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Why Unilever localized Pride push to 5 US cities ranked worst for LGBT+ people

Determined to enact real change this Pride, Unilever has pledged to improve the municipal equality index of five cities in the US rated among the worst in terms of conditions for LGBT+ people. As it releases the first two films in the five-part series, The Drum talks to the lead of Unilever USA’s Pride Business Relationship group about the project.

Rainbow-washing is the term used to describe brands that smack a rainbow logo across their socials without bothering to use their power and influence to make an actual difference. Hoping to prove its brand is not just a trick of the light, this Pride Unilever has set itself a mission to actively improve conditions in five cities ranked worst for LGBT+ people.

Aiming to make frontline change, instead of offering a ‘one size fits all’ Pride campaign, the third year of its United We Stand campaign will support on-the-ground grassroots organizations, looking beyond major cities that typically offer more support and services for its residents.

To do so, it referred to the municipal equality index (MEI) which examines how inclusive municipal laws, policies, and services are of LGBT+ people who live and work there, rating them on everything from non-discrimination laws to bullying.

To put things in context, the cities picked by Unilever are five of 17 that scored 0 on the index, while places like Los Angeles and New York scored the maximum 100. “If you look at the index, you’ll find there’s parts of the States that score zero in terms of how they relate back to LGBT+ support,” explains Conor Feeney, lead of Pride Business Relationship group at Unilever USA. “It’s where we can really influence change,” he says, stressing that diversity was critical.

Through United We Stand, local organizations in the five cities – Monroe in Louisiana, Moore in Oklahoma, Clemson in South Carolina, Florence in Alabama and Southern Missouri – will be supported by Unilever year-round, beyond the month of Pride.

Through the partnerships, Unilever aims to address key issues that help raise living standards for LGBT+ people in these areas, focused on lowering hate crime rates, creating safe spaces, increasing access to local services, fighting conversion therapy, HIV decriminalization, youth homelessness and nutritional support for the LGBT+ community.

“We’re really tailoring our support to focus on issues that these organizations can really help on within the communities,” Feeney explains. “Rather than just be city-focused. By doing this we can affect real change through this year and into the future.”

As part of the Pride campaign, Unilever has enlisted the help of the mononymic activist-filmmaker Tourmaline. A transgender woman who identifies as queer, Tourmaline has worked with Unilever since 2019 and has created a series of five films that explore the stories of change-making individuals from multiple intersectional LGBT+ experiences including rural, indigenous, Black, latinx, transgender and youth. This is part of efforts to increase diversity in advertisements and content, both on-screen and behind the camera.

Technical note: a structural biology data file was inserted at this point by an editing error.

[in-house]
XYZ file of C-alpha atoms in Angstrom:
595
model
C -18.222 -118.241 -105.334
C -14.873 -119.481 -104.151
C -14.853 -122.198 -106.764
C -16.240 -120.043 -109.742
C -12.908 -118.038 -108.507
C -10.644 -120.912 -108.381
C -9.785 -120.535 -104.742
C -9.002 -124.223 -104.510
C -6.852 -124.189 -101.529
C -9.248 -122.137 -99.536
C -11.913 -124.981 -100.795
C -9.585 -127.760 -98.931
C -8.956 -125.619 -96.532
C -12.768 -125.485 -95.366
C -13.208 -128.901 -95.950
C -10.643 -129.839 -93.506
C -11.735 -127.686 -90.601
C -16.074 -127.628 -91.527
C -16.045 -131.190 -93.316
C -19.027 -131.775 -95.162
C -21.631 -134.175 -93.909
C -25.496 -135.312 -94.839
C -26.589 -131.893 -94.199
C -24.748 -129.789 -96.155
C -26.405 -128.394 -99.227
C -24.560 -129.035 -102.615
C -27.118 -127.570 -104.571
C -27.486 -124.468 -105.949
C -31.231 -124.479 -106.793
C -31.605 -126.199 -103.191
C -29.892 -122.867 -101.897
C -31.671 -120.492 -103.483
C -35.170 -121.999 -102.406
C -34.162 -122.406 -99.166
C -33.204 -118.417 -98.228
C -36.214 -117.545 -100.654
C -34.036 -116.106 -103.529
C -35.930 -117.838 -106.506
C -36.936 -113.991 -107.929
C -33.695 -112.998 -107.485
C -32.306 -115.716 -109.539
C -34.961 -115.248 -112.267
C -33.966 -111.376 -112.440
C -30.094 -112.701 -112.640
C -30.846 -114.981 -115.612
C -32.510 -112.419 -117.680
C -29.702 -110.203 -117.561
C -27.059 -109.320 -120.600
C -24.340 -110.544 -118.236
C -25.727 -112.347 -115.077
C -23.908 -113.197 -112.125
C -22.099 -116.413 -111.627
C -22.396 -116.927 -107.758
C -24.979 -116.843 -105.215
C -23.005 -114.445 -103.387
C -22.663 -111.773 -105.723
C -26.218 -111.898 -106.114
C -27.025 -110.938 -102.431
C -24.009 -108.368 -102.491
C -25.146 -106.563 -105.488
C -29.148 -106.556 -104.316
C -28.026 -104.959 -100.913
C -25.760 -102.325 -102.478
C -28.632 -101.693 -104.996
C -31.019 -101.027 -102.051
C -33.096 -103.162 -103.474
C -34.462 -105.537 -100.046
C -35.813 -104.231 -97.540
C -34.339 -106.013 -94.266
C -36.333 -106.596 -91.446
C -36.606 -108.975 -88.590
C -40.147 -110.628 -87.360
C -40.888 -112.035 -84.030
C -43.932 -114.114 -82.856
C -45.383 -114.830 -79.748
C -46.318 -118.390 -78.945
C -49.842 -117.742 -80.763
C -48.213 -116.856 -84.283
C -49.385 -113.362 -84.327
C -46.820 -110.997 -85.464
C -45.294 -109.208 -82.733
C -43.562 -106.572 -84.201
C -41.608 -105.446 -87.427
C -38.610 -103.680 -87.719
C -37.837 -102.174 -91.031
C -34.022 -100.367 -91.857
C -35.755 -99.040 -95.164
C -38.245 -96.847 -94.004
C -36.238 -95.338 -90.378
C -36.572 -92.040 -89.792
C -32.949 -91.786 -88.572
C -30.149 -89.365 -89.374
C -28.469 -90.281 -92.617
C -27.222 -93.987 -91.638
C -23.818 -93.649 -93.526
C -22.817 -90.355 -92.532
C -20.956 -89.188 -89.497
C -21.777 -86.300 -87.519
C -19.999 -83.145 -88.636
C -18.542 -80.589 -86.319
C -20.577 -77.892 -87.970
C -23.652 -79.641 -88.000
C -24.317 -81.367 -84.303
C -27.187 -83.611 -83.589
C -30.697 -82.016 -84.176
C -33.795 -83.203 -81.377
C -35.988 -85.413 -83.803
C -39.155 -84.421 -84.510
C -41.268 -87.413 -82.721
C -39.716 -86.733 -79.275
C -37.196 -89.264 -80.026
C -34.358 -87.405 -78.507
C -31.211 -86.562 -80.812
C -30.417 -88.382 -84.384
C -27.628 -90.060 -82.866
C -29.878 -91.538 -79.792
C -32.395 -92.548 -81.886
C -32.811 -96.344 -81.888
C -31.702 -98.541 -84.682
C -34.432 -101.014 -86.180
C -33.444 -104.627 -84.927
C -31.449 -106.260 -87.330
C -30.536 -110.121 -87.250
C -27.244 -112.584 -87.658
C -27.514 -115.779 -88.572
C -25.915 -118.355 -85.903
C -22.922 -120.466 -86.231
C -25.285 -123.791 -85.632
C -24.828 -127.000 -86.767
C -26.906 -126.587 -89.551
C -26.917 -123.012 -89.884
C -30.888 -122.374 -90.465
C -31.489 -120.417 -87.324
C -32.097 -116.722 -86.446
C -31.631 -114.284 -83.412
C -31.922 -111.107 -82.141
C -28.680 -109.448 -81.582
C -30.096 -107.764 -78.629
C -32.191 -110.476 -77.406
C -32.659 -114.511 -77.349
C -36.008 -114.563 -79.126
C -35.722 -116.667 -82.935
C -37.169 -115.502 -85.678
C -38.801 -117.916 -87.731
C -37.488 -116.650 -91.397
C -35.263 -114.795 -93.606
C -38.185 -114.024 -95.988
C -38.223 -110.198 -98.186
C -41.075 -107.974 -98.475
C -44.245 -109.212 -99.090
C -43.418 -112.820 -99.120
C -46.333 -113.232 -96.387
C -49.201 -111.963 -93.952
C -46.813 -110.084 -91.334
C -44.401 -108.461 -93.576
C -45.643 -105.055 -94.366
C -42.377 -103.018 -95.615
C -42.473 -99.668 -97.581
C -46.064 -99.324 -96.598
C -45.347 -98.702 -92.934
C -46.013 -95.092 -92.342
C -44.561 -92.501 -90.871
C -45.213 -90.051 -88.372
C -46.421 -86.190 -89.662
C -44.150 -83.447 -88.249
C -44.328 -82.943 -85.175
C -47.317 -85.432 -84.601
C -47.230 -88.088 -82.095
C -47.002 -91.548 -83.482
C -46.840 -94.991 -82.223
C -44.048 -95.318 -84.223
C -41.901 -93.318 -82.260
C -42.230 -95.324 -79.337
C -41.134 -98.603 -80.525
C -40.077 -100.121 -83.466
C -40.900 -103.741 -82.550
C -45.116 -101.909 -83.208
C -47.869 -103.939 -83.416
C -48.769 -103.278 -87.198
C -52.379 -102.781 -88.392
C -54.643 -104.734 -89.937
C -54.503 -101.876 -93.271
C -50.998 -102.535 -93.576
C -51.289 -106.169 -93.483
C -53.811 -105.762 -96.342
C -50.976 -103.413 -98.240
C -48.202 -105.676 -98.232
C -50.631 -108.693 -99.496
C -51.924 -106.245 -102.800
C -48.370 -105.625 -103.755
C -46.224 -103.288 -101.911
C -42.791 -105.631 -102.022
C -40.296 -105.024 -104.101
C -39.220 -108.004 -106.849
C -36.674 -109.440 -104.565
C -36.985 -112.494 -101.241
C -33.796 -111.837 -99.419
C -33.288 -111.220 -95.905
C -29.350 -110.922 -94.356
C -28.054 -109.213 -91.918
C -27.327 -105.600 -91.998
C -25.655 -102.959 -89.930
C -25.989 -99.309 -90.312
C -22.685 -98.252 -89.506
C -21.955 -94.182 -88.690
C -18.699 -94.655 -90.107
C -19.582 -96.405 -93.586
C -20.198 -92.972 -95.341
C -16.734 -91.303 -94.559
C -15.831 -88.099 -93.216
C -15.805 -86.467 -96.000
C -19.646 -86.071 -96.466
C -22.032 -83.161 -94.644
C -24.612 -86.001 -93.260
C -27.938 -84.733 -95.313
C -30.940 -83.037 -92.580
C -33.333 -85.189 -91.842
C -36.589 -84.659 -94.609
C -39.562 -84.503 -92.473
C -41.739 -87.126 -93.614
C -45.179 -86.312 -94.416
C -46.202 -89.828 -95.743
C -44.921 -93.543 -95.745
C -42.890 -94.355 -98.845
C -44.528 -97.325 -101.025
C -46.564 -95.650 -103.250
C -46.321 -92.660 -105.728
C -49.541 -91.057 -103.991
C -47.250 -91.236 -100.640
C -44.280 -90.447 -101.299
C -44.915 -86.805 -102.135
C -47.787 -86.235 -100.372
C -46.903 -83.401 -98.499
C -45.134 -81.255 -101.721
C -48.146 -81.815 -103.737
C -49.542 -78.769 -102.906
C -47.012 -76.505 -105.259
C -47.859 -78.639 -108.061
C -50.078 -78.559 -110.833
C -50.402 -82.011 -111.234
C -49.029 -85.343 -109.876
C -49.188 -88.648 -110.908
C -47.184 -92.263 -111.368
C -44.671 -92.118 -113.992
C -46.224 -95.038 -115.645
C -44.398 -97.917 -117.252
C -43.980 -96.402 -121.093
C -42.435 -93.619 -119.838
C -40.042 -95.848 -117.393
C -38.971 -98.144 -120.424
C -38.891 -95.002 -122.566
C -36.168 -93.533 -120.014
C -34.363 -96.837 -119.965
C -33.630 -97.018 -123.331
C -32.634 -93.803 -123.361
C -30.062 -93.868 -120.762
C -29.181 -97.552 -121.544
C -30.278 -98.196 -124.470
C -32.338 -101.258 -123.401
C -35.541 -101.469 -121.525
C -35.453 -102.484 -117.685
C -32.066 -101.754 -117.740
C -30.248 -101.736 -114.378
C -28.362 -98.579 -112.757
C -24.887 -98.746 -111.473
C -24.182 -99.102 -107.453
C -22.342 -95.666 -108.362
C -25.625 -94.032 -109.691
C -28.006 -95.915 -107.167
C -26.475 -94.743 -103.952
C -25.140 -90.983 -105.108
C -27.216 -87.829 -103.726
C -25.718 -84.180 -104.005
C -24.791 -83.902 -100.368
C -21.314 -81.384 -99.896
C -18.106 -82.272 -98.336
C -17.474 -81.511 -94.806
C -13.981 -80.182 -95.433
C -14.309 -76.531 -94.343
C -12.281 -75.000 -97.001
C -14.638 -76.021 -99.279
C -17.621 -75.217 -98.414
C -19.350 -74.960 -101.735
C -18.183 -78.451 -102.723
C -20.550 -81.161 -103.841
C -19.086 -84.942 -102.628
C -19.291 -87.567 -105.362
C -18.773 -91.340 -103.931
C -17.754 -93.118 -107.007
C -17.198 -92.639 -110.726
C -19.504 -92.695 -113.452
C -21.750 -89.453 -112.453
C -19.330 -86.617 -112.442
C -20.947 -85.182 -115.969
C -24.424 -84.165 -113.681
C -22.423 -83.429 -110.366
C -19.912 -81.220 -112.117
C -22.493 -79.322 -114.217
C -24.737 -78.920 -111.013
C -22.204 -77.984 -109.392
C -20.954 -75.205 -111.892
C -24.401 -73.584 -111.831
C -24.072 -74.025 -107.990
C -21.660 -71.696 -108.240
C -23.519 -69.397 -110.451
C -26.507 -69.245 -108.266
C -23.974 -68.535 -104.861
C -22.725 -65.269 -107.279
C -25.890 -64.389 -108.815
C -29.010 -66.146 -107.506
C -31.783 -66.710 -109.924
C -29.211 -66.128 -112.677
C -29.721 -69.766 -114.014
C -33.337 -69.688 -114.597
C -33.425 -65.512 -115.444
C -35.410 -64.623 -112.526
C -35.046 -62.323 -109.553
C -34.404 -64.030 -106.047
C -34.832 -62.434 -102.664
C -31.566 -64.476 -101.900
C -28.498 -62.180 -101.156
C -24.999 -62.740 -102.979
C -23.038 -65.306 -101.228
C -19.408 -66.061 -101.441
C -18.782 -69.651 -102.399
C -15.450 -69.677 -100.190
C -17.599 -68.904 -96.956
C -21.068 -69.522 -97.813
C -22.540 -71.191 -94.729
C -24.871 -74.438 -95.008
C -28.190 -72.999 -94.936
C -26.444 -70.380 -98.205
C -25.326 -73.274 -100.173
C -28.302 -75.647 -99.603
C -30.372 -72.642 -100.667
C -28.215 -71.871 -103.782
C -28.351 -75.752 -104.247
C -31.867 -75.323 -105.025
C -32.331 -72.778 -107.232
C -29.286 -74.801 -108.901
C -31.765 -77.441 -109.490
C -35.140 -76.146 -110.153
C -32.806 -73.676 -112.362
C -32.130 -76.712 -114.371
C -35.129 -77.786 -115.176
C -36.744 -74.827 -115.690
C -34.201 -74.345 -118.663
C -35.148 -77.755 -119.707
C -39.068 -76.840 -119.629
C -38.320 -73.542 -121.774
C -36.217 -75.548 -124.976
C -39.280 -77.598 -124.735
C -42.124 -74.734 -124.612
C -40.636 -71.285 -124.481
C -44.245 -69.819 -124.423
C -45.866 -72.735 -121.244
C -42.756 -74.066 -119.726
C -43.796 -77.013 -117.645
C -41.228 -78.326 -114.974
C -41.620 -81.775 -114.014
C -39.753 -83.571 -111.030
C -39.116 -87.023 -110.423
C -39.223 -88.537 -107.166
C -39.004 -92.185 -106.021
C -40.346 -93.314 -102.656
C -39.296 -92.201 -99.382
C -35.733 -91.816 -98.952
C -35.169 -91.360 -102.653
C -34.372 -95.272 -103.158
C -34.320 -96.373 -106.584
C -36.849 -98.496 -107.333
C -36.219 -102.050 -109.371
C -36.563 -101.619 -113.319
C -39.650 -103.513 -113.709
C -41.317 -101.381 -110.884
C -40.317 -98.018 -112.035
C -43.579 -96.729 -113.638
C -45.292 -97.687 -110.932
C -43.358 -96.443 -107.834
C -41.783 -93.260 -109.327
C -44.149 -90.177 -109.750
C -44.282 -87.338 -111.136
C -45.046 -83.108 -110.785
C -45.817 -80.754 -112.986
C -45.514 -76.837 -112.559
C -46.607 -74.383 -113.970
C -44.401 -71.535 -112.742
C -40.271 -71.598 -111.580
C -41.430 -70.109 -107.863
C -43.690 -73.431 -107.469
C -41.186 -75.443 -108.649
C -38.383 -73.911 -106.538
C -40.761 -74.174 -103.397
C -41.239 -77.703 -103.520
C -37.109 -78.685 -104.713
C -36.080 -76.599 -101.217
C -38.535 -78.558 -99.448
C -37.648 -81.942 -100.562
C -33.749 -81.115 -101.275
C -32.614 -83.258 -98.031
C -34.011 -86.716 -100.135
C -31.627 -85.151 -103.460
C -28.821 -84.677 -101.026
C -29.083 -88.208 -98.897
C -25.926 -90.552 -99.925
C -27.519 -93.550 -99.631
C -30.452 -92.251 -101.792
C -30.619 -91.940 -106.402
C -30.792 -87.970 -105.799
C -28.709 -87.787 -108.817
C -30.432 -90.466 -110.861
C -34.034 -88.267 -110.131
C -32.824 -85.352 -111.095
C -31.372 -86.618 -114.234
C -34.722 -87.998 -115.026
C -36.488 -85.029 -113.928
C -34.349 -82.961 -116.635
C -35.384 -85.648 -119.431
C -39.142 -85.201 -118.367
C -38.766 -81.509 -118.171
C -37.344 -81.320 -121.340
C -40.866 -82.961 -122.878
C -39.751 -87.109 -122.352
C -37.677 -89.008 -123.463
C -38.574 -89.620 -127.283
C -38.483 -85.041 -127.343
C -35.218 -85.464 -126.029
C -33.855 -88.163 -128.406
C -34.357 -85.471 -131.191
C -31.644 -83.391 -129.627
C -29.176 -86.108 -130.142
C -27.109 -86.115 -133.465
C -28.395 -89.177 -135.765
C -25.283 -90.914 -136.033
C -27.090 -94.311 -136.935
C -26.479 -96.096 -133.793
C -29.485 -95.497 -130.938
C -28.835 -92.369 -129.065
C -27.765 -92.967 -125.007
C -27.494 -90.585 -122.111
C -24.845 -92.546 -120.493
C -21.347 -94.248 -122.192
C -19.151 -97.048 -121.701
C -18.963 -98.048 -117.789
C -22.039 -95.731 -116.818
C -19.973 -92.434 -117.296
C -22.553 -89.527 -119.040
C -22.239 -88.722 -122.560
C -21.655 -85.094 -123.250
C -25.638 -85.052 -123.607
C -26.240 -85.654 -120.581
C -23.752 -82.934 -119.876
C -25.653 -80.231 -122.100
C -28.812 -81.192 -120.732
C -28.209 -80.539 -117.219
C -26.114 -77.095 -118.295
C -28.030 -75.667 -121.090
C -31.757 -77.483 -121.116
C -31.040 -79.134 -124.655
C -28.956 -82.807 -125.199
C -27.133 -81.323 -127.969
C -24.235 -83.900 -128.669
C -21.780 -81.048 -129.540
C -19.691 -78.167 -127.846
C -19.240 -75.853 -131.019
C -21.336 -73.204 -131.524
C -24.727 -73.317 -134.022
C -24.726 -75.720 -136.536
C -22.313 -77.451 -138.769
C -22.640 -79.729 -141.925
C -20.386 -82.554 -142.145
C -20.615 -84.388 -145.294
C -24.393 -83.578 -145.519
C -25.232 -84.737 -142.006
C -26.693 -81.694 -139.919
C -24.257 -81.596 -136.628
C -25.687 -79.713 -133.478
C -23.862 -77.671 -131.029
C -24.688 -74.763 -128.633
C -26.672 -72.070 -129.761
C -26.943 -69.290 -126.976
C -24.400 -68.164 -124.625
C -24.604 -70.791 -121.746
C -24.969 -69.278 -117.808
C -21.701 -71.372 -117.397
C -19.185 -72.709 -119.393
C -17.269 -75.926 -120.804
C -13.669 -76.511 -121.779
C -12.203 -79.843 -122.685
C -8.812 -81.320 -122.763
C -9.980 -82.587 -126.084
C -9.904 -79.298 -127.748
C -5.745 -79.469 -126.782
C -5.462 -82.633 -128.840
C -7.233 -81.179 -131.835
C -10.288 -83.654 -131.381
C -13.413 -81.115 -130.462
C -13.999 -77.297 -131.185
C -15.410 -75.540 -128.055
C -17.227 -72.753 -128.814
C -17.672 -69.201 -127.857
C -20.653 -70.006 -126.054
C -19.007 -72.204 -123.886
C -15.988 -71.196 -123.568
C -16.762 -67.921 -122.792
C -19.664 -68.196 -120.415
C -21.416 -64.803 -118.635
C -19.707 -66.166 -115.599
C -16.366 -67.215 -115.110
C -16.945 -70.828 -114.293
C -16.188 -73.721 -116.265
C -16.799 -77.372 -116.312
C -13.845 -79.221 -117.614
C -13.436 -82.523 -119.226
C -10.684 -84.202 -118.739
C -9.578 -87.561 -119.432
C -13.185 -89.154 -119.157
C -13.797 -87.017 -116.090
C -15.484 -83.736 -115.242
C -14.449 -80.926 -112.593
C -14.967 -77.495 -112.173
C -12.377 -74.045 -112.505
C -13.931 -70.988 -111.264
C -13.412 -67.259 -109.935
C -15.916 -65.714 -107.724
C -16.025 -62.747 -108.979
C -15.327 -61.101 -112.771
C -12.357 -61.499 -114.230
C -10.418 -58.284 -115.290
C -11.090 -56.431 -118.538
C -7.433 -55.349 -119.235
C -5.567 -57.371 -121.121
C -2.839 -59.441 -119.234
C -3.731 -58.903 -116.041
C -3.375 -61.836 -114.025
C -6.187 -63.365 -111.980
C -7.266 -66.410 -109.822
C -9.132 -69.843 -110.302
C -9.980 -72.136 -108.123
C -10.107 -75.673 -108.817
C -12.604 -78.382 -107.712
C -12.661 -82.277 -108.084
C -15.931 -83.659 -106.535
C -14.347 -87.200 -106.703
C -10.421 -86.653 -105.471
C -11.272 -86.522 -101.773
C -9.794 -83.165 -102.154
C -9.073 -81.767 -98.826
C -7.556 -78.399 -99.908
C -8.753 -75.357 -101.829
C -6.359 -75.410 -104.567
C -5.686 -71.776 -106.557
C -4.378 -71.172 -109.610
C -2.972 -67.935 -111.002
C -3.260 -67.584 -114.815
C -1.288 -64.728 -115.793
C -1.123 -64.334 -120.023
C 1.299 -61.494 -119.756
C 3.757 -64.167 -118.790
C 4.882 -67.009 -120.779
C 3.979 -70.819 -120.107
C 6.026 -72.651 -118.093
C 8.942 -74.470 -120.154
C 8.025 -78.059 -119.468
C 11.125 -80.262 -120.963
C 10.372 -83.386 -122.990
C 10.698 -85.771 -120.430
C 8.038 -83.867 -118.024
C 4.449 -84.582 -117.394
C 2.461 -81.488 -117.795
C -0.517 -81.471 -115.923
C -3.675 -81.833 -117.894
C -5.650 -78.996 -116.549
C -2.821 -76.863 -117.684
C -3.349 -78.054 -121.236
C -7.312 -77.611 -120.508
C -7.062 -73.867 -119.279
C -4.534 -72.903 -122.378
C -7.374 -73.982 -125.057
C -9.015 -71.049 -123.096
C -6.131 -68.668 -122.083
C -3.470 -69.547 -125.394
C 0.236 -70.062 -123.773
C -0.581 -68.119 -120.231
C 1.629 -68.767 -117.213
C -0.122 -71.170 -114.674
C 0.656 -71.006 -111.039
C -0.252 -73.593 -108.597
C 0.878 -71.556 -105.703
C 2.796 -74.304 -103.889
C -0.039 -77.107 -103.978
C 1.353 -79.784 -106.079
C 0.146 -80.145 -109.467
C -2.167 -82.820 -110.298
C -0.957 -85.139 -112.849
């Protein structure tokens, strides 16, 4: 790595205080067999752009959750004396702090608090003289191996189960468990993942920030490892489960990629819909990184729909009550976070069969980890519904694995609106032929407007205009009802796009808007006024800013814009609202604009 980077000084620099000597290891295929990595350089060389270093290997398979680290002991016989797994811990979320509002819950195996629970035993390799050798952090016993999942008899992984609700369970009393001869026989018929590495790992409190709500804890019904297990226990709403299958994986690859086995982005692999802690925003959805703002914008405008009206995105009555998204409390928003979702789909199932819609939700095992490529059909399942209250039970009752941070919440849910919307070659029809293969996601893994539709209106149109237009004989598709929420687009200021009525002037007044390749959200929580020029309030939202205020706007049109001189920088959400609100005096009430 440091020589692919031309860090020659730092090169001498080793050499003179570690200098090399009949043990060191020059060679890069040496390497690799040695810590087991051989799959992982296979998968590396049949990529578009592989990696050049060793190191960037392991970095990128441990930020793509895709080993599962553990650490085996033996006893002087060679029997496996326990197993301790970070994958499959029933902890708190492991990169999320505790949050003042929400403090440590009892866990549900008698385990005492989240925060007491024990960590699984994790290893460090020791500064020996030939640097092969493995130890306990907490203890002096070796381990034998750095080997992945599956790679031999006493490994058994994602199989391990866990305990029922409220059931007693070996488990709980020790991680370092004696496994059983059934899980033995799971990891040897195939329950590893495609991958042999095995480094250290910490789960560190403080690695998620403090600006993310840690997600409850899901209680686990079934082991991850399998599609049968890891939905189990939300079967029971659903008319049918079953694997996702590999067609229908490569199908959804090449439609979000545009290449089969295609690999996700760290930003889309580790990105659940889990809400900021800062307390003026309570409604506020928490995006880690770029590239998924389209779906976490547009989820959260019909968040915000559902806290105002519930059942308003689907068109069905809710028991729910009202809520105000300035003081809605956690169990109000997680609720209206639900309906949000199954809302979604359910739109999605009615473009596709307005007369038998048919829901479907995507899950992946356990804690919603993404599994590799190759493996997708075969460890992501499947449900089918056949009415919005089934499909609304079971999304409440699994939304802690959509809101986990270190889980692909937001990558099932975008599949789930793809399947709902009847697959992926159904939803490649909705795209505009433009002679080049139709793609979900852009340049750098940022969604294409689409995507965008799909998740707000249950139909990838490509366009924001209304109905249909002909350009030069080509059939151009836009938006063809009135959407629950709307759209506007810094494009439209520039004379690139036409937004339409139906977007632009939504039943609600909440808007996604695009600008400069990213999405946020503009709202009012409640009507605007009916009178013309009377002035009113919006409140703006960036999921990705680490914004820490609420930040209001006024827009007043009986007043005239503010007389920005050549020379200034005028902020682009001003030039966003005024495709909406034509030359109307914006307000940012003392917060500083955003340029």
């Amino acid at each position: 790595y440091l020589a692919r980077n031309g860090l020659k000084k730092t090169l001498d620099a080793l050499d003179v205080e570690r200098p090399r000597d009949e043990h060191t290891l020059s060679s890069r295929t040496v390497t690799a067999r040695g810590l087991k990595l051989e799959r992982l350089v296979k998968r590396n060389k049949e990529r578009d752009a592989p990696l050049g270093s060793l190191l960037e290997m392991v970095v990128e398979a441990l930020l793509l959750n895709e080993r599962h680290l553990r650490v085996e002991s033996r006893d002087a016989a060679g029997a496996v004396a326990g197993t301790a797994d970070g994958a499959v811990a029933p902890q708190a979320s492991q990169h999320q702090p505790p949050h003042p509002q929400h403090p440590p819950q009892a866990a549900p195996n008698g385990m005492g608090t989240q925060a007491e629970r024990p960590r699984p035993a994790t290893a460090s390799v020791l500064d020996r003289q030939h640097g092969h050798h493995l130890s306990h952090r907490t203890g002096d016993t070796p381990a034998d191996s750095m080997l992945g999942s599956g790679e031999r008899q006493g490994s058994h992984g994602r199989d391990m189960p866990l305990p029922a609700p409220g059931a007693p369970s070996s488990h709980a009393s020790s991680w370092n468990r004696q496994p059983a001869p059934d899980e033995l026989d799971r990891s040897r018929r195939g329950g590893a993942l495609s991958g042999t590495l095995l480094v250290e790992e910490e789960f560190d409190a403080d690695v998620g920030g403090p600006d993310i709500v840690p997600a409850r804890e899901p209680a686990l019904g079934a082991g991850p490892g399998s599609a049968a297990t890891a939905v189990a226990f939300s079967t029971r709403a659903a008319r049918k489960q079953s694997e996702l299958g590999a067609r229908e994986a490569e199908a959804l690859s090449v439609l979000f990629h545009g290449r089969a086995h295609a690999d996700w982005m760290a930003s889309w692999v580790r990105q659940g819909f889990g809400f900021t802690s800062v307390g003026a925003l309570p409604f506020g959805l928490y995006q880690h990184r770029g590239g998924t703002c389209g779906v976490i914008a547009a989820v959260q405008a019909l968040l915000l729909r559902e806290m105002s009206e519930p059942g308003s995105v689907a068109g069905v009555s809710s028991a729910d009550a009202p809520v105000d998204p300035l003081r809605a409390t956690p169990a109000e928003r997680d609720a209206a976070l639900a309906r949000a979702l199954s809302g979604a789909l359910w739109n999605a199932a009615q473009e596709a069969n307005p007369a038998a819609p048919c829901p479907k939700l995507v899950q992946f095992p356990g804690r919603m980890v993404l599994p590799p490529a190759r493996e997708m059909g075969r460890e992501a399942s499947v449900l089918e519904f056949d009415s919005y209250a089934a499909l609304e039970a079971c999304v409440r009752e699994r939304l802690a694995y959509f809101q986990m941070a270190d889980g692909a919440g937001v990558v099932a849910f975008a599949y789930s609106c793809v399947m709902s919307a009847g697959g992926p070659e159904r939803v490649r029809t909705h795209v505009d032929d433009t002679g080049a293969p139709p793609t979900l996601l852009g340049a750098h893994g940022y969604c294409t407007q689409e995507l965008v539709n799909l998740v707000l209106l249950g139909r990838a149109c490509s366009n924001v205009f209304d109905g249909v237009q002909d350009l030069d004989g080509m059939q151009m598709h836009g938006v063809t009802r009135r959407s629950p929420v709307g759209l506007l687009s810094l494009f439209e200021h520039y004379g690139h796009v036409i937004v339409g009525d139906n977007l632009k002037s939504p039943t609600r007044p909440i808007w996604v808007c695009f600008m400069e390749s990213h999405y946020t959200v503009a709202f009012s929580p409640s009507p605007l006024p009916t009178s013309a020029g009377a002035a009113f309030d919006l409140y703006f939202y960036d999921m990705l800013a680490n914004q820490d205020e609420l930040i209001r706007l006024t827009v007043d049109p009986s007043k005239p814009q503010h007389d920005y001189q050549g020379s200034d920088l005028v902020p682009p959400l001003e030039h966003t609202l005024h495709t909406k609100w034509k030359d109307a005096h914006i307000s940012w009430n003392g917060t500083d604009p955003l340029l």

Unilever released the five films on June 9. One film visits Florence in Alabama, talking to Quentin Bell, director of The Knight & Orchids Society, and Gabriel Cabán Cubero, southeast regional organizer at Working Families Party. They both speak about how they’re working to make their area more accepting of LGBT+ communities.

In another, Unilever goes to Clemson in South Carolina, meeting Darius Jones and Gertie Frazier-Williams, who are president and vice-president of South Carolina Black Pride respectively. Both talk of their experiences growing up gay in South Carolina, how they learned to be themselves and why they need to lead by example.

“The videos explore the stories of change-making individuals from multiple intersectional LGBT+ experiences, which is part of the company’s ongoing efforts to increase diversity in advertisements and content, both on-screen and behind the camera,” explains Feeney. “The advocacy will be representative of the work that the organizations are doing.”

The third year of United We Stand, Feeney says this campaign is a progression on Unilever’s policies over the last three years. “We’ve continuously supported LGBT+ initiatives over the last three years and this is a further development of that approach through the year,” he explains.

“We are committed to achieving solid results through improving the score. So the tangible systemic result that we want to see is improving the scores in these areas specifically relating back to the issues where we feel we can affect real change through monetary support of the organizations. We’re partnering with Tourmaline to launch the advocacy campaign that relates back to issues specifically that these organizations are focused on.”

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